Ray Lee wrote:

Here's where we disagree. If you checkpoint your tree before the
replace, and immediately after, the only differences in the
source-controlled files would be due to the replace.

This is assuming that you only have one replace and no other operations recorded in the patch. If you have multiple replaces or a replace and a traditional diff recorded in the same patch, then this is not true.

And since the
language of the file is known (and thereby the tokenization -- it *is*
well-defined), then a tokenizer that compares the before and after trees
(for just the files that changed, obviously), can discover what you did,
and promote the mere ASCII diff into a token-replace diff. (The same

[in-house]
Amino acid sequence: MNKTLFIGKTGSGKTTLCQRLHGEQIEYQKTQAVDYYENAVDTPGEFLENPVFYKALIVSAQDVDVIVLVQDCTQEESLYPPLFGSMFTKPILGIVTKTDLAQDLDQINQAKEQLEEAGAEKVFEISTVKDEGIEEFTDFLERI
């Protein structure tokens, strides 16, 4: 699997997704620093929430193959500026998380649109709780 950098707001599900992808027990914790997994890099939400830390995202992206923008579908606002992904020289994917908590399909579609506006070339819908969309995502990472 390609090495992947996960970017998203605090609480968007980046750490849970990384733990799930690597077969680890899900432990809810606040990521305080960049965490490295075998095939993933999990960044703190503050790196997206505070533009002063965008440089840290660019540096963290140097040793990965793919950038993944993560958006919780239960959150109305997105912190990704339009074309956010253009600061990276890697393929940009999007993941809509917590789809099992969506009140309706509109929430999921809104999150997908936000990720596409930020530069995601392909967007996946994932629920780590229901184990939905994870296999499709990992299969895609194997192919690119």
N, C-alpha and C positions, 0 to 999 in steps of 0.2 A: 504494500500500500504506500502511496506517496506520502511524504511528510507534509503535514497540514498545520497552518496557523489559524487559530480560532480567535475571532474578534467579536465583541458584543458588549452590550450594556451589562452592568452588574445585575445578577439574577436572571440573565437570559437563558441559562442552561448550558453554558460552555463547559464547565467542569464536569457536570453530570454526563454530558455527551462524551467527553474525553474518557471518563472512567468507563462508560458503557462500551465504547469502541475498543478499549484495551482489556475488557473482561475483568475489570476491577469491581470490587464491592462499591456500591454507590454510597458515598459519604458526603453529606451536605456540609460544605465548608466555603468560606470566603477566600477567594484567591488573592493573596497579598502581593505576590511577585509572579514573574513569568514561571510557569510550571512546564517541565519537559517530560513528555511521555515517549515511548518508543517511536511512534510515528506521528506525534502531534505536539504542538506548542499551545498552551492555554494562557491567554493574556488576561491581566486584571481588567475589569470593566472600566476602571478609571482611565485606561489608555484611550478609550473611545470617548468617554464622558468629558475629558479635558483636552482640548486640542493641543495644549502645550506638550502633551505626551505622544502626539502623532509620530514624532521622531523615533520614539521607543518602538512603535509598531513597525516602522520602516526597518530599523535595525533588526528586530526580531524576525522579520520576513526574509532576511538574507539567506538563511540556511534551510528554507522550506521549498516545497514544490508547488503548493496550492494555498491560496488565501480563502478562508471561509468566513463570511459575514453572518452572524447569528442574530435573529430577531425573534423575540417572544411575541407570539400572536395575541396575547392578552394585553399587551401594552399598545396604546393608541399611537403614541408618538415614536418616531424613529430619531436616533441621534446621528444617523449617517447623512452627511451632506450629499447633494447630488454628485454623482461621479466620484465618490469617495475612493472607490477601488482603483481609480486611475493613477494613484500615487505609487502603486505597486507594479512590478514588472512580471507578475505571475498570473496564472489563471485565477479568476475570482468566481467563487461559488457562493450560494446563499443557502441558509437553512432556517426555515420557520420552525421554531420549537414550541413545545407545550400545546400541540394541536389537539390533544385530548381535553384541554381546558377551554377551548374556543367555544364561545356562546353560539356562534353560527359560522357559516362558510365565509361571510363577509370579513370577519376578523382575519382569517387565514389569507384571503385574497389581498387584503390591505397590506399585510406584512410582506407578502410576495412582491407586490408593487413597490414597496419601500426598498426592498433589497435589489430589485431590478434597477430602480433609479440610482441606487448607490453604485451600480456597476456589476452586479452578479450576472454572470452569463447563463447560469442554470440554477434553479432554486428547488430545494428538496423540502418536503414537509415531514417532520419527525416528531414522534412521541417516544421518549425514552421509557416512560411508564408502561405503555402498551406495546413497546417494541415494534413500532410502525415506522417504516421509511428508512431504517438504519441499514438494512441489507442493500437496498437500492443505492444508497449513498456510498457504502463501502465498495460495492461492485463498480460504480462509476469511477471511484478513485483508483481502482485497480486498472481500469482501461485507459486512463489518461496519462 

sort of idea could be done for reindention, I'd hope.)

See above for one set of limitations on this. A more fundamental problem comes back to intent. If I have a file "foo" before:
and after:
is that a "replace [_a-zA-Z0-9] a b foo" patch, or is that a
patch? Note that this comes down to heuristics, and no matter what you use, you will be wrong sometimes, *and* the choice that is made can substantively affect the contents of the repository after additional patches are applied.

We agree on everything except that it's provable that one can discover a
replace operation, given a before and after tree.

It's provable that you can not.

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